Concert Vault

Dr. John

Bottom Line (New York, NY)

Nov 7, 1978

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  1. 1 Introduction 00:37
  2. 2 Swanee River Boogie 02:37
  3. 3 Dance The Night Away With You 04:25
  4. 4 Wild Honey 04:04
  5. 5 Sonata / He's A Hero 02:40
  6. 6 Street Side 06:12
  7. 7 Mama Roux 04:19
  8. 8 Happy Birthday (to Joni Mitchell) 01:07
  9. 9 Fire of Love 04:10
  10. 10 Right Place, Wrong Time 04:00
  11. 11 Rain 04:21
  12. 12 Let's Make A Better World 03:50
  13. 13 Such A Night (Incomplete) 04:03
  14. 14 Crowd 01:28
  15. 15 Iko Iko 07:58
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Liner Notes

Dr. John - lead vocals, piano; David Sanborn - alto sax; Kim Hutchinson - alto sax, woodwinds; Buzzy Feiten - lead guitar; Jim Calhoun- bass; Neil Larsen - organ; Hugh McCracken - guitars; Steve Gadd - drums; Joyce Kaye - vocals; Tami Lynn - vocals

Dr. John, whose real name is Mac Rabennack, recorded this show on the first of two nights when he held court at New York's famed Bottom Line. Dr. John had left Atlantic/Atco Records (where he had recorded since 1967) and was on A&M's jazz-pop imprint, Horizon Records. Although he had his biggest commercial hits while on the Atco label, he made some of his best recordings during this period on Horizon.

He was able to assemble a strong band that included famed drummer Steve Gadd, hot session guitarists Hugh McCracken and Buzzy Feiten, and sax superstar, David Sanborn. They delivered a great collection of songs ranging from a boogie-woogie version of "Swanee River" to an infectious funked-up version of "Iko Iko," the New Orleans-flavored pop song first done by the Dixie Cups in 1961.

He does his only Top 10 U.S. hit, "The Right Place Wrong Time," in pure swamp-funk style, and follows it with "Rain," a sad ballad he co-wrote with the late Doc Pomus, and unquestionably one of the best songs Dr. John ever recorded. The show is interrupted with a special version of "Happy Birthday," which Dr. John and the entire audience sing to Joni Mitchell, who was a guest at the show.

Next to Allen Toussaint, Dr. John is the most important contemporary artist to emerge from the French Quarter of New Orleans. His trademark "Swamp Rock" sound is even more powerful today than it was when these recordings were made. It can only be described as good time music for one and all.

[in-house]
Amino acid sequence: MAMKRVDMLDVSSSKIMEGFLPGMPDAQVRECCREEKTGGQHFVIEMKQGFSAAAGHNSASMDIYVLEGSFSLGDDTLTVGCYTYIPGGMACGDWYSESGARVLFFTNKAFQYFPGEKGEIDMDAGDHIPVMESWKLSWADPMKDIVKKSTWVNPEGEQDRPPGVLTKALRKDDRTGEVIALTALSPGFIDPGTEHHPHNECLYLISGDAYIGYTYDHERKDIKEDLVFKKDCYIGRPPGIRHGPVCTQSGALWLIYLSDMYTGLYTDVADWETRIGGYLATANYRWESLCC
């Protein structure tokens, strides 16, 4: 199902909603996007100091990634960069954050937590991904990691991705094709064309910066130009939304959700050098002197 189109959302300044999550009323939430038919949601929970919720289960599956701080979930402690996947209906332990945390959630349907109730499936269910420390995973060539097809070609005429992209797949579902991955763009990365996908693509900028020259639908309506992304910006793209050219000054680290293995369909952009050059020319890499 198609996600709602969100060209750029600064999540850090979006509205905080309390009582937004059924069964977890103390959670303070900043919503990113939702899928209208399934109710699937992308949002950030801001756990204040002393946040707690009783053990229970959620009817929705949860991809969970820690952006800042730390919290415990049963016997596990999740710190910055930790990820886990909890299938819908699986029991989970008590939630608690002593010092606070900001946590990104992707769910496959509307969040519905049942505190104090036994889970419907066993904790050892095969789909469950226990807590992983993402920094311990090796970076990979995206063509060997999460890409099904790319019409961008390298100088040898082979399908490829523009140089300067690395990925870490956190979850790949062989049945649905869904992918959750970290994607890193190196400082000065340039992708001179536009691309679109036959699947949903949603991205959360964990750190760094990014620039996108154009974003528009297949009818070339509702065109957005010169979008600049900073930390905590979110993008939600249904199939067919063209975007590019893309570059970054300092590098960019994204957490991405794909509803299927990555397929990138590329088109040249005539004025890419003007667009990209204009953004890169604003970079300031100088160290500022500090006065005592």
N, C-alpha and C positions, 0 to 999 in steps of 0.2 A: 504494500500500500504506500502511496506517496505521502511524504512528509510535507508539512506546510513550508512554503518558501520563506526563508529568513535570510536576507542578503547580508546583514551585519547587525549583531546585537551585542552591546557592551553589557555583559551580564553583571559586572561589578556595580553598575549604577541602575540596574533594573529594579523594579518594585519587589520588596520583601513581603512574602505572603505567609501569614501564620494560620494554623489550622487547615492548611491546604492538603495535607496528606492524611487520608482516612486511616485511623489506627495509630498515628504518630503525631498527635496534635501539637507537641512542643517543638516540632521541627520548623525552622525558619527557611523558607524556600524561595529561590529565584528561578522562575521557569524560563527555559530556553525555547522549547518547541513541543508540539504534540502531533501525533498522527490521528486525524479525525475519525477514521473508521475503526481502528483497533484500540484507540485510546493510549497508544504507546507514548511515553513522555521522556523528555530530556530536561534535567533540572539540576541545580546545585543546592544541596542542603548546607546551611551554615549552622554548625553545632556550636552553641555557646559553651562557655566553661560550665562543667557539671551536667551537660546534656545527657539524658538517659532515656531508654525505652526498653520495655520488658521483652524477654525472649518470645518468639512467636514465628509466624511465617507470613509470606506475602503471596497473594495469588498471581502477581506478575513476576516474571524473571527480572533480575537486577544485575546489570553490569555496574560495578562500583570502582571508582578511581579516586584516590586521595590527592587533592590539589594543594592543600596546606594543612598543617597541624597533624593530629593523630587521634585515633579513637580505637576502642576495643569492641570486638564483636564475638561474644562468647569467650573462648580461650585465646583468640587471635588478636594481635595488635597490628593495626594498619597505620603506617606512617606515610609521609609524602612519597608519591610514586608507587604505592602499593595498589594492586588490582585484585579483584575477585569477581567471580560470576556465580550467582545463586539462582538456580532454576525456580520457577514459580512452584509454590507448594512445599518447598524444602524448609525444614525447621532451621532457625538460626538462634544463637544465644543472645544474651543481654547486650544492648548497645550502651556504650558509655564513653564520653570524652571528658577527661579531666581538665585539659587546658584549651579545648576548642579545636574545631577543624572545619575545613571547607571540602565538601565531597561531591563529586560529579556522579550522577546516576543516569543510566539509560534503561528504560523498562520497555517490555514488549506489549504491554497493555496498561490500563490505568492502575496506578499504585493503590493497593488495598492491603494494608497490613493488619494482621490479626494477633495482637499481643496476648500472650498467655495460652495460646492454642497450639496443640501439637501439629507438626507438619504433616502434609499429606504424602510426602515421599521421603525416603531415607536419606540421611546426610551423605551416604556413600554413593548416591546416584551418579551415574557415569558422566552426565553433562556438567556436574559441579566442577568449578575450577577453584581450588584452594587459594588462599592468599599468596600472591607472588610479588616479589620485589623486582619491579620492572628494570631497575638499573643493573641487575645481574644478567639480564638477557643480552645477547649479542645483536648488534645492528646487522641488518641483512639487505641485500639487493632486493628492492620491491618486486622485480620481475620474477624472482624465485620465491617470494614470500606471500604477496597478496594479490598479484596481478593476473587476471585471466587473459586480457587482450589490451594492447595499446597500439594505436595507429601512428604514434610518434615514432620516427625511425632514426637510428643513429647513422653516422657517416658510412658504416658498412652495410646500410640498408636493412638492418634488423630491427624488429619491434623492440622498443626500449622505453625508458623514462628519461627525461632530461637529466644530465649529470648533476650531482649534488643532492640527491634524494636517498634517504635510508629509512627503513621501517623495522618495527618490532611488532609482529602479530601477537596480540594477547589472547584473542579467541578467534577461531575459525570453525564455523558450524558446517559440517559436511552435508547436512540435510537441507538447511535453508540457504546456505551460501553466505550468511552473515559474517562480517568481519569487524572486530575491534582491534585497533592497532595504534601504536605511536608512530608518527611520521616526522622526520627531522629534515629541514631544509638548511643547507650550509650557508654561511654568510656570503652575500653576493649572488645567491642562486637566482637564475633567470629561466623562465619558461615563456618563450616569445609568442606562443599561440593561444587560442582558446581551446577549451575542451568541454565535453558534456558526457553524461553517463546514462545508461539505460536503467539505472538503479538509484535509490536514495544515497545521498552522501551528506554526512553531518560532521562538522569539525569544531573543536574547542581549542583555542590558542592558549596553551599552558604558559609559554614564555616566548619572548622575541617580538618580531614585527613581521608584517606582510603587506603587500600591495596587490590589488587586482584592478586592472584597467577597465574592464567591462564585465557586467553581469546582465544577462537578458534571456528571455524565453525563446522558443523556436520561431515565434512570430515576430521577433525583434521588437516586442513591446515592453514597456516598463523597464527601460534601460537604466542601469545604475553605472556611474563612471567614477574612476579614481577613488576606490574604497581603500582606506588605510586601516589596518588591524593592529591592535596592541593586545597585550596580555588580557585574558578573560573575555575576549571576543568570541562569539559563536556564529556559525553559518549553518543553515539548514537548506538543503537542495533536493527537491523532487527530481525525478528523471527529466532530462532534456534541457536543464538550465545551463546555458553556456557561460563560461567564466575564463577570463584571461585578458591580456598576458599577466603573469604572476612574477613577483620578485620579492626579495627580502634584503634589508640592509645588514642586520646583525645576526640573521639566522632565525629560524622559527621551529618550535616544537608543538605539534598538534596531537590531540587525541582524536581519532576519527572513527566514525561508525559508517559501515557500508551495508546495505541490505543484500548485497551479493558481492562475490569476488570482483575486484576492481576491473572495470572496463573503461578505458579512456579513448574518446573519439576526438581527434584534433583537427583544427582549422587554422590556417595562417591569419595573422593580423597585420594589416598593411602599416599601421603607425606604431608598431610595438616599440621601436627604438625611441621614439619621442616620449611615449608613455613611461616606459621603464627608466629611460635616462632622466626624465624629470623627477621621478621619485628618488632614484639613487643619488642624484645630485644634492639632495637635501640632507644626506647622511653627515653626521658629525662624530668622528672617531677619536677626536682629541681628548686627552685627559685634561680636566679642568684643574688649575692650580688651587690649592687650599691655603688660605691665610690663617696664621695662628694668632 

Nowadays Dr. John has relegated himself mostly to the jazz and blues festival circuit, but back in 1978, when this recording was made, he could be seen and heard in the intimacy of a smoky Manhattan club.

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Dr. John - lead vocals, piano; David Sanborn - alto sax; Kim Hutchinson - alto sax, woodwinds; Buzzy Feiten - lead guitar; Jim Calhoun- bass; Neil Larsen - organ; Hugh McCracken - guitars; Steve Gadd - drums; Joyce Kaye - vocals; Tami Lynn - vocals

Dr. John, whose real name is Mac Rabennack, recorded this show on the first of two nights when he held court at New York's famed Bottom Line. Dr. John had left Atlantic/Atco Records (where he had recorded since 1967) and was on A&M's jazz-pop imprint, Horizon Records. Although he had his biggest commercial hits while on the Atco label, he made some of his best recordings during this period on Horizon.

He was able to assemble a strong band that included famed drummer Steve Gadd, hot session guitarists Hugh McCracken and Buzzy Feiten, and sax superstar, David Sanborn. They delivered a great collection of songs ranging from a boogie-woogie version of "Swanee River" to an infectious funked-up version of "Iko Iko," the New Orleans-flavored pop song first done by the Dixie Cups in 1961.

He does his only Top 10 U.S. hit, "The Right Place Wrong Time," in pure swamp-funk style, and follows it with "Rain," a sad ballad he co-wrote with the late Doc Pomus, and unquestionably one of the best songs Dr. John ever recorded. The show is interrupted with a special version of "Happy Birthday," which Dr. John and the entire audience sing to Joni Mitchell, who was a guest at the show.

Next to Allen Toussaint, Dr. John is the most important contemporary artist to emerge from the French Quarter of New Orleans. His trademark "Swamp Rock" sound is even more powerful today than it was when these recordings were made. It can only be described as good time music for one and all.

Nowadays Dr. John has relegated himself mostly to the jazz and blues festival circuit, but back in 1978, when this recording was made, he could be seen and heard in the intimacy of a smoky Manhattan club.